|A FilmExposed Film Review
Dir: John Maringouin, 2006, USA, 85mins
Featuring: Virgie Marie Pennoui, Johny Roe Jr., Stanley Laviolette, John Maringouin
As documentary subject matter, the dysfunctional family has very much entered the mainstream due to the ubiquity of reality TV. But Running Stumbled, a disorienting stream of skewed consciousness that unspools before the camera, is strange stuff despite the sub-genre’s familiarity.
While in production on a self-penned feature about a man who contemplates killing his father, director John Maringouin received a phone call from his estranged father of 29 years, the Dadaist painter Johnny Roe, Jr. They’d had intermittent contact since Roe, a career drug addict and sociopath, had allegedly tried to murder him and his mother, then Roe’s wife. Experiencing a desire to re-establish relations, Maringouin travelled to Terrytown, a suburb of New Orleans, to film in the squalid house belonging to his father and Marie, Roe’s suicidal, pill-popping common law wife.
Besides the extremeness of the ‘characters’ involved, the most striking thing about Running Stumbled is that its technical quality is so poor! Its micro-budget amateurishness is very much worn on its tattered sleeve: not only is the sound muffled and the image quality grainy often to the point of being indistinguishable, but other film-making technicalities have also been catapulted to the wind. Shots that meander in and out of focus can be excused in that they authenticate the documentary as cinéma-vérité film-making, but – according to traditional film-making practices – scenes during which the camera’s exposure setting is manifestly changed mid-shot simply cannot.
Why weren’t such brazenly amateur shots, therefore, edited out? Indeed, why wasn’t the editing itself executed with greater finesse and craftsmanship? Because Running Stumbled is a prime example of how form and content can take on a symbiotic relationship in film. The self-conscious ‘egregiousness’ of such techniques more than does justice to the content. The above synopsis should give enough of a summary of Roe’s life to convey its precariousness, and Running Stumbled cements his reputation as a somewhat psychotic nonconformist. From the central couple to Roe’s brother Stanley, everyone appears completely immune to conventional morality and orthodox codes of conduct. In filtering their psychological ‘reality’ through a style of film-making that rejects conventional technical principles, the documentary’s formalism perfectly complements the subject matter.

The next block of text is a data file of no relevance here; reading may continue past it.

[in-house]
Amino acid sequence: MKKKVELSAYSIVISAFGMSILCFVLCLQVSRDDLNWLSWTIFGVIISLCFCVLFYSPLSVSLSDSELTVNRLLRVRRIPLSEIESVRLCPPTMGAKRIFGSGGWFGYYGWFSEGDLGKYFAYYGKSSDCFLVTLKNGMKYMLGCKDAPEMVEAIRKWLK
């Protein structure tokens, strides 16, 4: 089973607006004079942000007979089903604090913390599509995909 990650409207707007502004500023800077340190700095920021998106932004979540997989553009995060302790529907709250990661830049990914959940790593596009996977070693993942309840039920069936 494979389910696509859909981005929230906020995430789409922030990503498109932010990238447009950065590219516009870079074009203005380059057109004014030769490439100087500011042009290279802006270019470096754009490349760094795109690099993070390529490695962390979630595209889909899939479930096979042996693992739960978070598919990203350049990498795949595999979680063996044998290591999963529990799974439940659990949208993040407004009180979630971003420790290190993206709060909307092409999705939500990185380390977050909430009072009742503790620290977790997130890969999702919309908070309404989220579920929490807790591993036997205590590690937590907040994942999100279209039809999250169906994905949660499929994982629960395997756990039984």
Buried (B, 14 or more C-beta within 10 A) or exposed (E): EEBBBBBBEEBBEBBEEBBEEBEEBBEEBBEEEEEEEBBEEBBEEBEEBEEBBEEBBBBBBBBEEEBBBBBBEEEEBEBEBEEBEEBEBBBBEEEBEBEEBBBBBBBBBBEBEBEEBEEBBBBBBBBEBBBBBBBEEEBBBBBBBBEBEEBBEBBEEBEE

Yet such a heavy-handed approach, however pertinent it may, can conveniently mask technical failings. After all, it’s more difficult – albeit less imaginative, depending on context – to create a polished, technically accomplished work than one that displays absolutely no concern for technical proficiency. Be that as it may, that a conscious decision was taken to ‘degenerate’ the documentary’s audiovisual textures, Maringouin is to be applauded for such artistic resolve.
Maringouin has cited the Maysles Brothers’ GREY GARDENS (1975) as an influence; other comparisons will doubtlessly mention JONATHAN CAOUETTE’s TARNATION (2003 – although Maringouin filmed Running Stumbled in 2002), insofar as the digital revolution has permitted these contemporary ‘autobiopics’ to exist in the first place. As absorbing as it is though, Running Stumbled leaves certain questions about its intangible subjects unresolved, with Maringouin concealed opportunistically behind a nihilistic approach to form.